Water Mission partners with FedEx to get those water treatment systems where they need to go. That’s just one of the strategic corporate partnerships the organization has formed to expand its ability to provide safe water. Grundfos, the company that makes the pumps used in water treatment systems around the world, now provides those pumps at a significant discount. Hach provides testing equipment and supplies at cost. Employees from both Hach and Grundfos raise funds through annual Walk for Water events. IBM built a remote monitoring platform that allows staff in North Charleston to see what’s going on around the world — average liters a day being pumped, monthly income vs. expense.

Partnerships with global relief organizations such as UNICEF and Samaritan’s Purse and government agencies such as FEMA have broadened Water Mission’s impact around the world. UNICEF, for example, contracted with Water Mission to provide clean water in the refugee camps in Uganda.

Water Mission worked with FEMA following Hurricane Maria in Puerto Rico to get water systems up and running in the island’s interior communities. Janis McCarroll of FEMA has high praise for Water Mission’s work there: “When we first met with partners to support Hurricane Maria relief efforts in Puerto Rico, we immediately recognized the valuable and unique skills and resources Water Mission brought to the team,” McCarroll says. “They had a clear action plan, a team on the ground and a timeline in place just days after the hurricane struck. Water Mission’s ability to establish and maintain relationships with communities was critical to the success of reestablishing services expeditiously, especially to the remote areas of the island. We were impressed with Water Mission’s skill in collaborating within a complicated disaster relief scenario, partnering with government and nongovernment organizations to establish and lead a coalition of practitioners to maximize resources on the ground and ensure no duplication of efforts or waste of resources.”

The goal of those partnerships in community development projects and disaster relief is to lower that number of 2.1 billion people who need safe water. But the folks at Water Mission know what it will take to get there: “Our estimated cost to bring access to safe water to a person is anywhere from $10 to $50 depending on what the project needs,” Greene says. “And so what are you looking at — $21 to $105 billon?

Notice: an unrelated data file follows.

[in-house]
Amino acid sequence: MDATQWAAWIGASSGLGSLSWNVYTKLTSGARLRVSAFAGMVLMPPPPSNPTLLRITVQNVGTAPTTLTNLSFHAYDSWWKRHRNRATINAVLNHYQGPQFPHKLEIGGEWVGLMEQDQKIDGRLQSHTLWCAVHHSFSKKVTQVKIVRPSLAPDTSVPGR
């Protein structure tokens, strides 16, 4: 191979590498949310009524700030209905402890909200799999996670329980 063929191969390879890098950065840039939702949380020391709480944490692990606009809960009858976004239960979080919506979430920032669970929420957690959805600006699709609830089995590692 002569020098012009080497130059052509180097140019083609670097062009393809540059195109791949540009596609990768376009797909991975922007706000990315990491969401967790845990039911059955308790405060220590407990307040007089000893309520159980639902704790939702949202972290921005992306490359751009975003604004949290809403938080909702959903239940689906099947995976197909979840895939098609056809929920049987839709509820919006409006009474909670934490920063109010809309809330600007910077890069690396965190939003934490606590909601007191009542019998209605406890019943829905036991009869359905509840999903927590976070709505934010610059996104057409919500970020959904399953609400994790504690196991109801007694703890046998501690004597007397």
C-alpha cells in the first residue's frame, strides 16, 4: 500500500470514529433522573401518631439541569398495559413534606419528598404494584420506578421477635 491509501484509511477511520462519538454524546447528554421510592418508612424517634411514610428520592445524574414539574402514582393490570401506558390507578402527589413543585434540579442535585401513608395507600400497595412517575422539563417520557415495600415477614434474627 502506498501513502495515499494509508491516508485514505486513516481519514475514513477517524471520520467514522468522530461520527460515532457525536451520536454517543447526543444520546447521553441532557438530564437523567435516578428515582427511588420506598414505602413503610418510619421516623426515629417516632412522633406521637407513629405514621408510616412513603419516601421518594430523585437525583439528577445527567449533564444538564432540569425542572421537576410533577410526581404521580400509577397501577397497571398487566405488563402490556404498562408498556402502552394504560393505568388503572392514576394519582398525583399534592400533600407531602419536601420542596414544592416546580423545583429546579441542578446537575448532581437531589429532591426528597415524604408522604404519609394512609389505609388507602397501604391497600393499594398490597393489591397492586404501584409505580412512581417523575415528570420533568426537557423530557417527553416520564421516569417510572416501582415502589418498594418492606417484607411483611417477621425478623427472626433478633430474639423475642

“Our focus is to grow as fast as we can.”

Grow they have: 20 percent in 2016, then 20 percent in 2017, then 38 percent in 2018.

“As we continue, it almost feels to a certain extent like a flywheel that’s started turning and gains some momentum, and it starts to take off on its own,” he says. “It’s more a matter of trying to keep up.”

That kind of growth has human consequences in places like Mkinga, Tanzania, where women and children used to spend about three hours every day walking to get water. Even then, they got home with containers of dirty water, putting their health and well-being at risk. So they spent additional money to purchase scarce and expensive fuel to boil the water, which still didn’t halt some of the waterborne diseases, skin rashes and intestinal illnesses.

A new water system installed by Water Mission means that the more than 4,500 community members can now walk less than three minutes to collect safe water. This frees 11-year-old Magdelena Poul and her mother, Rachel, from a three-hour walk and allows Magdelena to focus on school and her dreams of being a doctor or a pilot.

“I love school and am one of the best students in my class,” she says. “With the free time, I spend much more time on my studies.” 

Students Walk for Safe Water

For the past four years, Clemson students have hosted an annual Walk for Water benefiting Water Mission. To raise awareness that women and children in developing countries walk 3.5 miles in search of often unsafe water, participants carry  buckets or jugs of water for the duration of the 3.5 mile walk. Katie Mruz, president of Clemson University Walk for Water and a senior mechanical engineering major, got involved as a freshman with the event that is a joint effort of students in Clemson Residents in Science and Enginering (RiSE) and Clemson Engineers for Developing Countries.

“In the organization’s four-year history, $30,000 has been raised to provide sustainable solutions and clean water in developing countries and disaster relief areas,” Mruz said. “I wholeheartedly believe the global water crisis is a problem that can be resolved within the next generation if it has enough support and people working toward the goal of ending the crisis, and Water Mission is doing just that.”

Learn more about Clemson’s Walk for Water, as well as the work of Clemson Engineers for Developing Countries.

Learn about how Clemson Engineers for Developing Countries and how engineering students are preparing for the job market.